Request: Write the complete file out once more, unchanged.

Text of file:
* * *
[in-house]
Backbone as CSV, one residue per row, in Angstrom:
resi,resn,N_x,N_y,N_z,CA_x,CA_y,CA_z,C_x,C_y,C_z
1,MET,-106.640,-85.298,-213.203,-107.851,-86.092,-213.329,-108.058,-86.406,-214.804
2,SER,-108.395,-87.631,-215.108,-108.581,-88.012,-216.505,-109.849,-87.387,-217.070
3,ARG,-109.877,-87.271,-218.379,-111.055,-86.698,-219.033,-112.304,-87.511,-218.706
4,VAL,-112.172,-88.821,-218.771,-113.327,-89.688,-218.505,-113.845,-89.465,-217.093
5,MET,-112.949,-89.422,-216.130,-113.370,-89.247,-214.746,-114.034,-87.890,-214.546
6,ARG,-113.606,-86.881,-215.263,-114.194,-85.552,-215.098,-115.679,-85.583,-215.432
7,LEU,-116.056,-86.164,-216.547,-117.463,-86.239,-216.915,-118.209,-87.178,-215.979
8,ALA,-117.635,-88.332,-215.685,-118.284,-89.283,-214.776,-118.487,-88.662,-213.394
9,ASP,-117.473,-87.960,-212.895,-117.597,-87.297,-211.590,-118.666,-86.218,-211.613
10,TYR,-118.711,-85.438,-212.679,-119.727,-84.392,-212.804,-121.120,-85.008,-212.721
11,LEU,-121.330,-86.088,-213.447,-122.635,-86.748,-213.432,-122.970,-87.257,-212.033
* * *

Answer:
[in-house]
Backbone as CSV, one residue per row, in Angstrom:
resi,resn,N_x,N_y,N_z,CA_x,CA_y,CA_z,C_x,C_y,C_z
1,MET,-106.640,-85.298,-213.203,-107.851,-86.092,-213.329,-108.058,-86.406,-214.804
2,SER,-108.395,-87.631,-215.108,-108.581,-88.012,-216.505,-109.849,-87.387,-217.070
3,ARG,-109.877,-87.271,-218.379,-111.055,-86.698,-219.033,-112.304,-87.511,-218.706
4,VAL,-112.172,-88.821,-218.771,-113.327,-89.688,-218.505,-113.845,-89.465,-217.093
5,MET,-112.949,-89.422,-216.130,-113.370,-89.247,-214.746,-114.034,-87.890,-214.546
6,ARG,-113.606,-86.881,-215.263,-114.194,-85.552,-215.098,-115.679,-85.583,-215.432
7,LEU,-116.056,-86.164,-216.547,-117.463,-86.239,-216.915,-118.209,-87.178,-215.979
8,ALA,-117.635,-88.332,-215.685,-118.284,-89.283,-214.776,-118.487,-88.662,-213.394
9,ASP,-117.473,-87.960,-212.895,-117.597,-87.297,-211.590,-118.666,-86.218,-211.613
10,TYR,-118.711,-85.438,-212.679,-119.727,-84.392,-212.804,-121.120,-85.008,-212.721
11,LEU,-121.330,-86.088,-213.447,-122.635,-86.748,-213.432,-122.970,-87.257,-212.033